Note: This article is the first in a series about the AICPA’s new standard on auditor’s risk assessment. This article provides an overview of the standard, highlighting significant (but not all) changes to the auditor’s risk assessment process. Future articles further discuss new concepts and requirements related to the auditor’s assessment and how they may affect future audits of your financial statements. The new standard is effective for audits of financial statements for periods ending on or after December 15, 2023.
Risk assessment. If I had to describe the practice of auditing financial statements in just a couple of words, those words would be risk assessment. Why? Let’s take the following passage from the auditor’s report:
In performing an audit in accordance with [auditing standards generally accepted in the United States of America], we…
Identify and assess the risks of material misstatement of the financial statements, whether due to fraud or error, and design and perform audit procedures responsive to those risks. Such procedures include examining, on a test basis, evidence regarding the amounts and disclosures in the financial statements.
What does this passage mean?
The phrase on a test basis basically means auditors do not look at everything. There’s not enough time for auditors to examine every transaction and consider every decision that goes into preparing a set of financial statements and still perform an efficient and effective audit. Since there’s not enough time to look at everything, auditors must use judgment to determine which transactions to test and where to focus their attention. The auditors’ process of determining where to focus their attention and which audit procedures to perform is risk assessment. Simply put, financial statement items such as transaction classes, account balances, or disclosures determined to have a higher risk of being misstated will get more attention.
The concept of risk assessment has been at the core of auditing since the issuance of the first Statement on Auditing Standards. However, from time to time, the AICPA’s Auditing Standards Board clarifies or enhances the requirements and guidance for the auditor’s risk assessment process. The latest revisions to this process are included in Statement on Auditing Standards (SAS) No. 145, Understanding the Entity and Its Environment and Assessing the Risks of Material Misstatement.
In a news release announcing the issuance of SAS No. 145, the AICPA’s Chief Auditor said, “The auditor’s risk assessment drives almost every part of the audit. As a result, the evaluation of risks sits at the core of audit quality. SAS No. 145 supports the performance of quality audits by providing additional clarity and guidance in identifying and evaluating risks of material misstatement, while considering the evolving nature of business.”
So, the revisions in SAS No. 145 do not change the key concepts behind risk assessment. Rather, according to the Executive Summary of the standard, the standard “clarifies and enhances certain aspects of the identification and assessment of the risks of material misstatement to drive better risk assessments and, therefore, enhance audit quality.” For example, SAS No. 145 enhances the requirements and guidance related to obtaining an understanding of an entity’s system of internal control and assessing control risk. SAS No. 145 also enhances the guidance that addresses the economic, technological, and regulatory aspects of the markets and environment in which entities and auditors operate.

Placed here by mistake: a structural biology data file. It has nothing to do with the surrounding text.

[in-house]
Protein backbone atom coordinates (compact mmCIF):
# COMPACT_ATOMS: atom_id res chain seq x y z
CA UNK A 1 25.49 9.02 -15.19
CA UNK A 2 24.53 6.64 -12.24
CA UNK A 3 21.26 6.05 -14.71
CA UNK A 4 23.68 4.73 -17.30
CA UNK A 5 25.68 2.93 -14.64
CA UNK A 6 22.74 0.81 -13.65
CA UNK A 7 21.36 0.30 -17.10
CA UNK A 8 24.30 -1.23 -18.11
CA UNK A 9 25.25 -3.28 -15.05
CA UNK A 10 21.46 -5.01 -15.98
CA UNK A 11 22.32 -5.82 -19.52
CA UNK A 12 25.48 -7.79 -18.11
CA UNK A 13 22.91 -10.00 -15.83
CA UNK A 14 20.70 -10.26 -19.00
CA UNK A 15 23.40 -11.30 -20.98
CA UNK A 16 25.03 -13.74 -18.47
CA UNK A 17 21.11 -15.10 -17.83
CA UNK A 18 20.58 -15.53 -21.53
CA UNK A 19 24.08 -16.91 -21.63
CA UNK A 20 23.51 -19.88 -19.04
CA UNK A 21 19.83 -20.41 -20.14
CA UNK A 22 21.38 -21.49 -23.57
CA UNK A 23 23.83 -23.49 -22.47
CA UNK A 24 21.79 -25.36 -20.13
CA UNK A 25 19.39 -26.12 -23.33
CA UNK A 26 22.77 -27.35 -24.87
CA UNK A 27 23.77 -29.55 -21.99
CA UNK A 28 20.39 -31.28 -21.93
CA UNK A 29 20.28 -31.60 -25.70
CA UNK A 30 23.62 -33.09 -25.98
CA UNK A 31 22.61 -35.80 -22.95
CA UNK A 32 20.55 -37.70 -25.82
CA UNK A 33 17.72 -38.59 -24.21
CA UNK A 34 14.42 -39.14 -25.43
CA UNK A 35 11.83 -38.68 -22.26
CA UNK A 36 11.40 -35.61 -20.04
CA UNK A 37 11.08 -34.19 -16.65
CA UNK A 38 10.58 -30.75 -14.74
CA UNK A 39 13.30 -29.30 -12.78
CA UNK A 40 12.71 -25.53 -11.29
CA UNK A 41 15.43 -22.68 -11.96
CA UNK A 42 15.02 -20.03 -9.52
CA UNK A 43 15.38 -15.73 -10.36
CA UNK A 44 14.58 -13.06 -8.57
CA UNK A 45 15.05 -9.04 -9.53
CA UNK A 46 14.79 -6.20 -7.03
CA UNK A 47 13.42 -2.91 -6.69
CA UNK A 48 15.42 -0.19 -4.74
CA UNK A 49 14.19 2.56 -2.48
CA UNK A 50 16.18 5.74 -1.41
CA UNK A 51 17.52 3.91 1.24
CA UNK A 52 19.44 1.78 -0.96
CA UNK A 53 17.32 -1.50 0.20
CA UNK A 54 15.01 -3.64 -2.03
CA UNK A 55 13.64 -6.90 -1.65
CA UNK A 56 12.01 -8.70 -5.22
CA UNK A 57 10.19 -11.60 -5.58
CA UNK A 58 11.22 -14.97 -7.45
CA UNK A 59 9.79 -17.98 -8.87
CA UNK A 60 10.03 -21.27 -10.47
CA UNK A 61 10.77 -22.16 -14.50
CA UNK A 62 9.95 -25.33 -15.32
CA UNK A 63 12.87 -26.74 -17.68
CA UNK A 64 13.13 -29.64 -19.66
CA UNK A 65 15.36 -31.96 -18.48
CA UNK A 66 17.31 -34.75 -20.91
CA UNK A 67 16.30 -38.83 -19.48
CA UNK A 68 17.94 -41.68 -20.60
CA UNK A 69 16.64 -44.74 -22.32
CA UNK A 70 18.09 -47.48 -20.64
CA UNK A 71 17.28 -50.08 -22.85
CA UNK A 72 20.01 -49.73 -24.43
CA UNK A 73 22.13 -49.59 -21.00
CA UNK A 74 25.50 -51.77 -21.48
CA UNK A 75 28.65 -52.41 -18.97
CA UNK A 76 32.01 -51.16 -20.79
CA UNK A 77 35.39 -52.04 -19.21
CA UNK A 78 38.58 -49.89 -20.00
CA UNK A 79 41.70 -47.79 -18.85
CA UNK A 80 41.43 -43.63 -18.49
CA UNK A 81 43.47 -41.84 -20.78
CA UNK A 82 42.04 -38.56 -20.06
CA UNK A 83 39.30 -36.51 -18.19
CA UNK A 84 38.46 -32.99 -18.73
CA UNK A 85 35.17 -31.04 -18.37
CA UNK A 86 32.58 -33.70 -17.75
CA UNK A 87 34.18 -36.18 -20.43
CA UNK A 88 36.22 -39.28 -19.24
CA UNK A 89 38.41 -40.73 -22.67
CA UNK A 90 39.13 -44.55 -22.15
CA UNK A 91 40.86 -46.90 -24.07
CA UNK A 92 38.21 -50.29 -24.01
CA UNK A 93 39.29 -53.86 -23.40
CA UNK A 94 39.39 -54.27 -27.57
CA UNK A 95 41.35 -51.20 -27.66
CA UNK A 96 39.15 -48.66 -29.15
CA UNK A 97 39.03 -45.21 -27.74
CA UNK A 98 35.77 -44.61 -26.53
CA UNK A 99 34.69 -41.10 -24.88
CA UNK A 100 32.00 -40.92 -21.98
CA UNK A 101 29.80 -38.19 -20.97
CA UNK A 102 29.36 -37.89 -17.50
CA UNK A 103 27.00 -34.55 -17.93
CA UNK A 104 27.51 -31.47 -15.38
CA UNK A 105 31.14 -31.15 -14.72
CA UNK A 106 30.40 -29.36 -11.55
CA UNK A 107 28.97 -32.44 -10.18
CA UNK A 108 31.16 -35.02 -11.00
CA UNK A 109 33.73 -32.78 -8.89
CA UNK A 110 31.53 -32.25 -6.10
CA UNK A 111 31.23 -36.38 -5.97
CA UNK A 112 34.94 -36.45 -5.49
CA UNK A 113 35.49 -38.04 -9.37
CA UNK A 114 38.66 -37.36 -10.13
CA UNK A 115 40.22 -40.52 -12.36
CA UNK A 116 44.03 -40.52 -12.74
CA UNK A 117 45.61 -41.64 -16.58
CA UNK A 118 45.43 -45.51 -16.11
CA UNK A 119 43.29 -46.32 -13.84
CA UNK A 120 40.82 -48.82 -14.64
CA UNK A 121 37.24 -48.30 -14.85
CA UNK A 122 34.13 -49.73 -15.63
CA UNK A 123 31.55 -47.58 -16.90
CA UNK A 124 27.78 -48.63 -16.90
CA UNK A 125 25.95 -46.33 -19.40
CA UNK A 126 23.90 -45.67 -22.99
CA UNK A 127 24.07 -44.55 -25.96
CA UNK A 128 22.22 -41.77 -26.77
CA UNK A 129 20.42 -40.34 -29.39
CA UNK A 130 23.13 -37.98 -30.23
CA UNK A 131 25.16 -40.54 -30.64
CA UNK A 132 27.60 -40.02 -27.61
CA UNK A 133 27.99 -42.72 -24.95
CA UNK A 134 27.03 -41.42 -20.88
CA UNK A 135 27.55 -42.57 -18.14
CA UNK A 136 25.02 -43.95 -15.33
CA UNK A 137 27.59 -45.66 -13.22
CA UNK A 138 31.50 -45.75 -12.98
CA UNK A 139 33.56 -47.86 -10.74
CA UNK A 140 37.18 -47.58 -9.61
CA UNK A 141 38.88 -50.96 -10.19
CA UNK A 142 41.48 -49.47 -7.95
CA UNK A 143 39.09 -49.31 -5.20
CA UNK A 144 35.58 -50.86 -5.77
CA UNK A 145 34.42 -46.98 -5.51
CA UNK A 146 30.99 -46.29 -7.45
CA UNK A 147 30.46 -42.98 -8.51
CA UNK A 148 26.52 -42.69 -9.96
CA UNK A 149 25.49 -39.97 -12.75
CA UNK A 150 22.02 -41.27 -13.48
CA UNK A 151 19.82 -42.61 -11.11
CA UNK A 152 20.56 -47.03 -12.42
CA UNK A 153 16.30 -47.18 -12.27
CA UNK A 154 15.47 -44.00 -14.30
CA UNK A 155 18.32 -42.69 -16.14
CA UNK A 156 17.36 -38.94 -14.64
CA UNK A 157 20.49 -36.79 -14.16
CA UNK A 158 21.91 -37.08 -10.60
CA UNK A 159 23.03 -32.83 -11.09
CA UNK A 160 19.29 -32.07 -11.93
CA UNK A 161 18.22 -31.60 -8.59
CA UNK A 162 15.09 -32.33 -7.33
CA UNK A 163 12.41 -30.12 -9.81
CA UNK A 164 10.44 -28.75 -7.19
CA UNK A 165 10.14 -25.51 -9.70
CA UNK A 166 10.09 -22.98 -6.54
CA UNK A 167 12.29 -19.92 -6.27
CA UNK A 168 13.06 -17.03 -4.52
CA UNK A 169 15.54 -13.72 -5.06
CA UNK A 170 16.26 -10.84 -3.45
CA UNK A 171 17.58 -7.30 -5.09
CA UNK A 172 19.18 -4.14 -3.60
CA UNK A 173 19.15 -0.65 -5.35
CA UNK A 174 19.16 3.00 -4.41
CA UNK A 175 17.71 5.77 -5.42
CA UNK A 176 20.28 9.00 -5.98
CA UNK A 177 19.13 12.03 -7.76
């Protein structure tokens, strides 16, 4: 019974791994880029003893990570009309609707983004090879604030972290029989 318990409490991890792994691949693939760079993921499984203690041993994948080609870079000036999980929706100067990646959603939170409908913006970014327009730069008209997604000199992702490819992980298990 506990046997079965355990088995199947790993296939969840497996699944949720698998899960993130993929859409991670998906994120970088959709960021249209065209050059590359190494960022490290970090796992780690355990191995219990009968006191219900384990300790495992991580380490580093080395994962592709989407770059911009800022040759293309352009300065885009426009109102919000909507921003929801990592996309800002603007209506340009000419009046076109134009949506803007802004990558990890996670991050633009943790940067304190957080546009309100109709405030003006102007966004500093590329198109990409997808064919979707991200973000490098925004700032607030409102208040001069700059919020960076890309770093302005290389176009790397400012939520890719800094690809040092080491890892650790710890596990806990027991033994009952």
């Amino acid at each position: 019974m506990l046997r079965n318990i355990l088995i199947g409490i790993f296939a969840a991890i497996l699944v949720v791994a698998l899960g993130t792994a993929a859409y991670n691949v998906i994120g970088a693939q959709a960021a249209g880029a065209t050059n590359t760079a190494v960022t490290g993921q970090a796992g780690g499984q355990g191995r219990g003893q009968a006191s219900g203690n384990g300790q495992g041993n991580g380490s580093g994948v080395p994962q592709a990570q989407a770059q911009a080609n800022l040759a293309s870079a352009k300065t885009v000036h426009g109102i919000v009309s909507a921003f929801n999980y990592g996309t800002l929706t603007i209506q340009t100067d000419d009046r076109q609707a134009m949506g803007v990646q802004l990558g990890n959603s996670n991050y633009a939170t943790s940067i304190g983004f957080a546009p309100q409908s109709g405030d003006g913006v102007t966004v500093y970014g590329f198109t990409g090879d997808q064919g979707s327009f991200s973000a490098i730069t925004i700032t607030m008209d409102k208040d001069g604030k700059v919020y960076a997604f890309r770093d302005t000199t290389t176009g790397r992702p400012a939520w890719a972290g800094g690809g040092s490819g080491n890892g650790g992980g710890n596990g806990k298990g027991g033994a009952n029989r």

SAS No. 145 also includes revised and new requirements and guidance, including, among other things, the following:
- A list of inherent risk factors, and new requirements to consider those factors, intended to assist the auditor in focusing on the factors that affect the susceptibility to misstatement, which, in turn, results in a more focused identification of risks of material misstatement. SAS No. 145 also introduces the concept of the spectrum of inherent risk, which is the degree to which the inherent risk factors affect the susceptibility to misstatement.
- A revised definition of and requirements relating to significant risks. A significant risk represents an identified risk of material misstatement at the higher end of the spectrum of inherent risk. Significant risks also include certain risks that are to be treated as a significant risk in accordance with the requirements of other sections of the auditing standards, such as fraud risks and related-party transactions that are also significant and unusual transactions.
- A new “stand-back” requirement intended to drive an evaluation of the completeness of the auditor’s identification of significant transaction classes, account balances, and disclosures.
- New guidance on scalability and complexity. SAS No. 145 recognizes that some smaller entities may be complex, and some larger entities may be less complex. Thus, complexity primarily drives the scale of the audit rather than the size of the entity. Scalability means an audit for a complex entity will be much different than an audit for a less complex entity.
- New guidance designed to enhance and emphasize the auditor’s professional skepticism, including an emphasis on the understanding of the entity and its environment as a foundation for maintaining professional skepticism throughout the audit.
Ultimately, the auditor’s risk assessment process can be viewed as an iterative process with multiple steps revisited throughout the audit as additional information is obtained. SAS No. 145 is intended to help auditors set the focus of their procedures properly when planning the audit and keep them on track until the very end.